How To Pick a Credible Natural Health Practitioner?

At this time in Australia we do not have mandatory registration of natural therapists such as naturopaths, herbalists and naturopathic nutritionists. Registration is voluntary.  It is a way to ensure that practitioners have adequate qualifications and are held accountable if they ever harm or abuse their Picking a credible and trustworthy natural health practitioner can be difficultpower with clients. Because registration is voluntary, the titles are not protected, which means that, despite having no qualifications at all, members of the public can use any of these titles and open a practice. This is unethical and irresponsible at least, and dangerous at most, as evidenced by the recent case of a naturopath, who incidentally had no naturopathic qualifications, giving advice that caused a significant weight loss in a small child. At present, there has to be significant harm done to a member of the public and the police involved before any great consequence is realised.

Additionally this brings a whole profession into disrepute and makes it harder for fully qualified, evidence based practitioners to promote natural treatment options as credible alternatives and complements to mainstream medicine.  With this in mind I’d thought I’d put together some indicators you can use to pick a credible natural health practitioner?

  1. Most important: They have qualifications in the modality they promote. Most practitioners are proud of the hard work and studies they have undertaken and display their qualifications in their waiting or treatment rooms. If these are missing you are perfectly within your rights to ask to see them.
  2. The practitioner is a member of a national association such as the Naturopaths and Herbalists Association of Australia (NHAA), the Australian Traditional Medicine Society (ATMS), the Australian Natural Therapists Association (ANTA) or Complementary Medicines Australia (CMA). To join these associations practitioners need to have completed a certain level of qualification for each modality and collect Continuing Education Points (CPE) every year to keep their knowledge current.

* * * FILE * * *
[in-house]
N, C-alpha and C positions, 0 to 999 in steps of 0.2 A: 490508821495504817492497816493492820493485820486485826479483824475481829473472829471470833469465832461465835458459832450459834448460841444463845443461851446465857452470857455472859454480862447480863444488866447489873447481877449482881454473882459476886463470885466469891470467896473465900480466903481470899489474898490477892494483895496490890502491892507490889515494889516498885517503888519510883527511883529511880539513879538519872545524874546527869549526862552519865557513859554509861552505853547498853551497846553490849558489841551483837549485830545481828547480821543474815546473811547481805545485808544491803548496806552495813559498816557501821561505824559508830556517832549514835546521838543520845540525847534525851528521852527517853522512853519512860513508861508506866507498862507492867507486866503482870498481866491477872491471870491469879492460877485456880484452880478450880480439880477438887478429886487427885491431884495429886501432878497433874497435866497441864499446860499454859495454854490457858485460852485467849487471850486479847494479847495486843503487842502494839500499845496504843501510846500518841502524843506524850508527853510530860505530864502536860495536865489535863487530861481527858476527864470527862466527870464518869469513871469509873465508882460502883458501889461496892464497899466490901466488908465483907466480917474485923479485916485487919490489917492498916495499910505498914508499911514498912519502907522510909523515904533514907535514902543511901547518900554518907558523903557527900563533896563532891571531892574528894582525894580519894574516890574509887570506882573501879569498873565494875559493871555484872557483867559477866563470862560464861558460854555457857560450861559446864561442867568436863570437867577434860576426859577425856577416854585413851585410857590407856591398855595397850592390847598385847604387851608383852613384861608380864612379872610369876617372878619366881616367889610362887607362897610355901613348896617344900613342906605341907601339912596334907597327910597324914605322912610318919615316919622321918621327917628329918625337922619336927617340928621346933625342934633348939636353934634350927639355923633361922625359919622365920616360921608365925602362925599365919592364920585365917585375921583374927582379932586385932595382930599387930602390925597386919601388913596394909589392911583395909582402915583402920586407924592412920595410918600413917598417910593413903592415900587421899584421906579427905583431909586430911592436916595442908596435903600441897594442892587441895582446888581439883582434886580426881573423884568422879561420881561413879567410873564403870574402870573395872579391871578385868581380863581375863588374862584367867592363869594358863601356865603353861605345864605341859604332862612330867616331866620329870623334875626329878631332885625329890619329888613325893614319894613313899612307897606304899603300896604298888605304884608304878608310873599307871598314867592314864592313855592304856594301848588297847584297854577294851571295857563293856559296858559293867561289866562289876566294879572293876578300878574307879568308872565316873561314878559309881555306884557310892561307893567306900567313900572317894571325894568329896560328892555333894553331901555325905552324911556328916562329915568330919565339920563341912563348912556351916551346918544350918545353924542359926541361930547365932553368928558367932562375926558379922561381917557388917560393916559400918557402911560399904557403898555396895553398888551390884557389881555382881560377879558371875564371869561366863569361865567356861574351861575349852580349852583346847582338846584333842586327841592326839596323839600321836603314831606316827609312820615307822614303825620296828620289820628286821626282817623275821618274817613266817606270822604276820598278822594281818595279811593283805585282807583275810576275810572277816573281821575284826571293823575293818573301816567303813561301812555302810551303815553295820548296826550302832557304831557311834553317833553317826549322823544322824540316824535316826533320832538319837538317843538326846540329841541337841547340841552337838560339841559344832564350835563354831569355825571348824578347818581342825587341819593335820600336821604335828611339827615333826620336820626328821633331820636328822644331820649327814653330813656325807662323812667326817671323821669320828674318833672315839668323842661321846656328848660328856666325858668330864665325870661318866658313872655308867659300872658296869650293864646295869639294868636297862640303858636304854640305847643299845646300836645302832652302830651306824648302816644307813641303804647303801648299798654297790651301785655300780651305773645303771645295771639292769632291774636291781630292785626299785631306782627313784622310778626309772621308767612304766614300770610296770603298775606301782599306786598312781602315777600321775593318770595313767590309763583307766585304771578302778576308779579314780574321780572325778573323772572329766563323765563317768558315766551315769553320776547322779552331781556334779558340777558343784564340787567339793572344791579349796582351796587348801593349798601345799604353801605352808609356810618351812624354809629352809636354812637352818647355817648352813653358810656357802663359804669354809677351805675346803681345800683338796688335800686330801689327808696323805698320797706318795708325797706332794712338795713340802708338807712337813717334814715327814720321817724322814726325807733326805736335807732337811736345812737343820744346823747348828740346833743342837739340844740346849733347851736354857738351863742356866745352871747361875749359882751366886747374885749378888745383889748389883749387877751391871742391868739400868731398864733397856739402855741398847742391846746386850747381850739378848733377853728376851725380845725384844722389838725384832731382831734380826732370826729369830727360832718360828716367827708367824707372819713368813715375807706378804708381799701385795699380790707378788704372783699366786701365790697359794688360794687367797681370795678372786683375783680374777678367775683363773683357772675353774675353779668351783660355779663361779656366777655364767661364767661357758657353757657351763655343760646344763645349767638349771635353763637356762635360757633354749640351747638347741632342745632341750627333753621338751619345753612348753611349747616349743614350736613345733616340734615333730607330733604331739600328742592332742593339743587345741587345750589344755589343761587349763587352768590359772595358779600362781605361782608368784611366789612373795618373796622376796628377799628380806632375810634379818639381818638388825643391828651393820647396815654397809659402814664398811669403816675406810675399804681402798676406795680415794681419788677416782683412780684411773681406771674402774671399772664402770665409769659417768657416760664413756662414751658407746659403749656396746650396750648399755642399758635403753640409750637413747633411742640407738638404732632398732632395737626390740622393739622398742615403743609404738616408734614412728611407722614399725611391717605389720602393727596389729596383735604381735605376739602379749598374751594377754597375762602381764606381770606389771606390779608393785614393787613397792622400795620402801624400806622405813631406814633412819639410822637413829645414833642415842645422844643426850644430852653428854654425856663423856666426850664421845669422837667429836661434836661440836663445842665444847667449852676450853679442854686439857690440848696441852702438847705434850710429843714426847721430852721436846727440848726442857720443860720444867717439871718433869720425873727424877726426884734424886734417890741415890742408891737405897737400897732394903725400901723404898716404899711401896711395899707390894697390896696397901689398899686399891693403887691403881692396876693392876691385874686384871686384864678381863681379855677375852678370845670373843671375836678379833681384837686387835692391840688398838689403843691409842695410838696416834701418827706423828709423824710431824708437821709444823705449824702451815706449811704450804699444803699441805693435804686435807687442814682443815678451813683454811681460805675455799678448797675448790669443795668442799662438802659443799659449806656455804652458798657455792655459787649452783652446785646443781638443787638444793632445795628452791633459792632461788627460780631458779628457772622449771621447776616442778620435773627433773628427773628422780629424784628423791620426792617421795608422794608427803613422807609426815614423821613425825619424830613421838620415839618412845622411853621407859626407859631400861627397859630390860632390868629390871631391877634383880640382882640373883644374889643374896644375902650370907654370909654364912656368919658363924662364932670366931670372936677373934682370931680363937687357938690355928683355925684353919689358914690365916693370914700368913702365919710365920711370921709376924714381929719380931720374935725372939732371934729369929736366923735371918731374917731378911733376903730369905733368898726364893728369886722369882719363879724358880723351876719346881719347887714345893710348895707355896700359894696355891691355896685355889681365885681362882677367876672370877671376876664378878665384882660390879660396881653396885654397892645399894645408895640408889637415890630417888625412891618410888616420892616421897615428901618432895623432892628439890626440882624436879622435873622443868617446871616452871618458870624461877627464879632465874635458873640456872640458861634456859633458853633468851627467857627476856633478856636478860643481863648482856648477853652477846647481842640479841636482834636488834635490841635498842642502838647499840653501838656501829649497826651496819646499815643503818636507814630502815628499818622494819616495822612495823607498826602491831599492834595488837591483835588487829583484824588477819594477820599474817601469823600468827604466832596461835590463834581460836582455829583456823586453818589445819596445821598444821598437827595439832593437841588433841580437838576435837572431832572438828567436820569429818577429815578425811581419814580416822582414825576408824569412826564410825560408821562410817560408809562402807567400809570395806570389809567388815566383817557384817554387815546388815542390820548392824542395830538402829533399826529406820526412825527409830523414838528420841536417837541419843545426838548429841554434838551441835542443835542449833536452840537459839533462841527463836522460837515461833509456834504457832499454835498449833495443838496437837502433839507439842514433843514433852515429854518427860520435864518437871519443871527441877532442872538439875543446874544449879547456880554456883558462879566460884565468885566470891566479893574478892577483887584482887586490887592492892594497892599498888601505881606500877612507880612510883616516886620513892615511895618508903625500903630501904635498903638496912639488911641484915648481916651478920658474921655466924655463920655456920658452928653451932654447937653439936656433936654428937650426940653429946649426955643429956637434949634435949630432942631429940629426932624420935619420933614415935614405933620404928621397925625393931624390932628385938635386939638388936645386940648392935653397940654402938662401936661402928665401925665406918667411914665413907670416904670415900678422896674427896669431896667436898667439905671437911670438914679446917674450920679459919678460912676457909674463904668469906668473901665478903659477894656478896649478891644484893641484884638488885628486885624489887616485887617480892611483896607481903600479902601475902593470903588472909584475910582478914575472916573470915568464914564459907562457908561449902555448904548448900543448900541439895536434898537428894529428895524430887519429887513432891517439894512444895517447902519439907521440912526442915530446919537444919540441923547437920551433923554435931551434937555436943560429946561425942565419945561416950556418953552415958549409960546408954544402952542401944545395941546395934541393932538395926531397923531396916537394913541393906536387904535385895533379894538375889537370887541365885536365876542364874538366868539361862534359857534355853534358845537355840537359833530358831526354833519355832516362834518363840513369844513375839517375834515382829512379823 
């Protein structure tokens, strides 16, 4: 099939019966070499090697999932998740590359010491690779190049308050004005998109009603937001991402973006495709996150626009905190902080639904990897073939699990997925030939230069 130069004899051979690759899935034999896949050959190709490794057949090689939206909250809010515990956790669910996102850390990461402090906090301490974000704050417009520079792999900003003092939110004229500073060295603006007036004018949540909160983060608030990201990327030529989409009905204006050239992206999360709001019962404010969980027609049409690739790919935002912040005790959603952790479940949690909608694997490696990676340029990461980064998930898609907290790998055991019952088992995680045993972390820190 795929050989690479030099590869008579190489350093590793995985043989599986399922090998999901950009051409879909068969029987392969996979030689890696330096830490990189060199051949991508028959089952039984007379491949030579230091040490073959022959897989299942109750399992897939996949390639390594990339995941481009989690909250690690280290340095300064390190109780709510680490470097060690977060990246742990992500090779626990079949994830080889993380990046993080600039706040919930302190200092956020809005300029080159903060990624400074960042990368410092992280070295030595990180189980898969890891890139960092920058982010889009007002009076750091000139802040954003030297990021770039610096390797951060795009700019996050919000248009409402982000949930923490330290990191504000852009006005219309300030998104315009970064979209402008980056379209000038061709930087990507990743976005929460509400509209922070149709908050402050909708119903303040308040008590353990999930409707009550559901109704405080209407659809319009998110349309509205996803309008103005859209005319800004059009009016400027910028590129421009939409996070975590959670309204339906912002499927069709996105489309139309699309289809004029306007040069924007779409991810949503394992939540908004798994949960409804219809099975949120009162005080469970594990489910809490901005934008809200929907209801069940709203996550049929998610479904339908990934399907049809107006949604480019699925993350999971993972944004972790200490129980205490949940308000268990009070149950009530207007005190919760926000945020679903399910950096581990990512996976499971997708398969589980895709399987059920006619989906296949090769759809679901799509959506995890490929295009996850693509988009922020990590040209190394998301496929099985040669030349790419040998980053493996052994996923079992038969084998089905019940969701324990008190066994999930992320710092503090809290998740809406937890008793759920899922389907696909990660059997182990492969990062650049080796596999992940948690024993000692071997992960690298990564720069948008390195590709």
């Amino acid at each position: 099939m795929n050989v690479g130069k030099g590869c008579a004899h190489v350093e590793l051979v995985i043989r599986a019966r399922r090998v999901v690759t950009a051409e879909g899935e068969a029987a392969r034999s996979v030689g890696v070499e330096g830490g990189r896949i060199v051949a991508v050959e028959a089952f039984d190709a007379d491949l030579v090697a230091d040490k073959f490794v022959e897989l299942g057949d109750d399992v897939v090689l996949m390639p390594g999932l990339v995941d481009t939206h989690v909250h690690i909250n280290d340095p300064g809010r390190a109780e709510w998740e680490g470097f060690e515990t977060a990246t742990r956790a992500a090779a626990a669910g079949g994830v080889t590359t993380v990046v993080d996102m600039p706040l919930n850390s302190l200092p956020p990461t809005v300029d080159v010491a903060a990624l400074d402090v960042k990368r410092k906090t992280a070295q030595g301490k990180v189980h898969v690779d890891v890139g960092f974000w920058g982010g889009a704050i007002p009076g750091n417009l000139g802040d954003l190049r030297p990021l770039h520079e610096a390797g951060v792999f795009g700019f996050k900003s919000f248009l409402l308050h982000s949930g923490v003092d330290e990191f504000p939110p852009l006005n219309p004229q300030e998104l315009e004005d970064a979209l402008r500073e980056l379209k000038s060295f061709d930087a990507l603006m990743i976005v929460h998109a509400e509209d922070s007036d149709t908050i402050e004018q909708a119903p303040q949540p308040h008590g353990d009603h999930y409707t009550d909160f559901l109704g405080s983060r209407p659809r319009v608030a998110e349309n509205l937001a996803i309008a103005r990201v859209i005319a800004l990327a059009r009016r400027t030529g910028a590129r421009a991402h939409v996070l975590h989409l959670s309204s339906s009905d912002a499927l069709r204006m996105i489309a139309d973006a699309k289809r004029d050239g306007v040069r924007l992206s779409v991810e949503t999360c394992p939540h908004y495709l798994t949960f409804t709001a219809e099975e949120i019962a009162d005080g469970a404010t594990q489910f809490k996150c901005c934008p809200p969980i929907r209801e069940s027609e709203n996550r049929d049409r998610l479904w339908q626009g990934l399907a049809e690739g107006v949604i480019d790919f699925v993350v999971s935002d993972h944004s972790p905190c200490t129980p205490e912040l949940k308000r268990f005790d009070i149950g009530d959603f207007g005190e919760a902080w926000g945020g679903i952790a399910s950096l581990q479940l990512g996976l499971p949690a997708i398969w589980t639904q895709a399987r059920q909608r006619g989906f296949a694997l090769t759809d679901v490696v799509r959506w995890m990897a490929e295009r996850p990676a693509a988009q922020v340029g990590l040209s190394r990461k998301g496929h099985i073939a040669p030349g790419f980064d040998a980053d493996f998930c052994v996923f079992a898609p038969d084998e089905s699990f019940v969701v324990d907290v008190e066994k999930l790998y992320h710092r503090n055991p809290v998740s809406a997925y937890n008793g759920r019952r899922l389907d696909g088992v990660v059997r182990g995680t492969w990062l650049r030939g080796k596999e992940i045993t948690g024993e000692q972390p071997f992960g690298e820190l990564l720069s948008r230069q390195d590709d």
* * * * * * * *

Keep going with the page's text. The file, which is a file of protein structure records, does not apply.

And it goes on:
3. You can claim on consultations from your health fund if you have ancillary cover. For most funds this is dependent on association membership but some health funds require the practitioner to apply individually with adequate qualifications. The provider number should be for the practitioner you had the appointment with and not for any other person in that clinic. If this is not clear on the invoice you can check with your fund.
  4. They provide an explanation of the treatment plan in language you can understand. You should not be taking large numbers of supplements unless you have a clear understanding on why this is important and how they will directly help with your condition.  Too many supplements are often unnecessary, as they will just overlap each other.
  5. If they carry out in-house testing it is undertaken in an identical manner each time. The reliability of any test can be affected by conditions such as light, temperature, time taken. So if any of these variables change, you may get very different results, making things look better or worse than what they really are.  In house testing can only be used as a guide and not as a diagnostic technique.
  6. All pre-packaged supplements should be unopened. Medicines compounded on site such as herbal medicines and some powders should be adequately labeled with the ingredients listed and dosage clearly marked. The only exception to this may be herbal medicines where the herbs are listed in the clinic’s dispensary book rather than on the bottle’s label. In this case the practitioner, who should have qualifications in herbal medicine or naturopathy, should be happy to share them with you should you wish to do further reading.
  7. There is no ‘one size fits all’ approach to treatment. Certain herbs, nutrients and even popular diets such as paleo and veganism do not suit everyone and can even be dangerous to some clients. If you have family members and/or friends visiting the same practitioner perhaps discuss your treatment plan with them. Unless you have the same health problem, no two treatment plans should look exactly the same.
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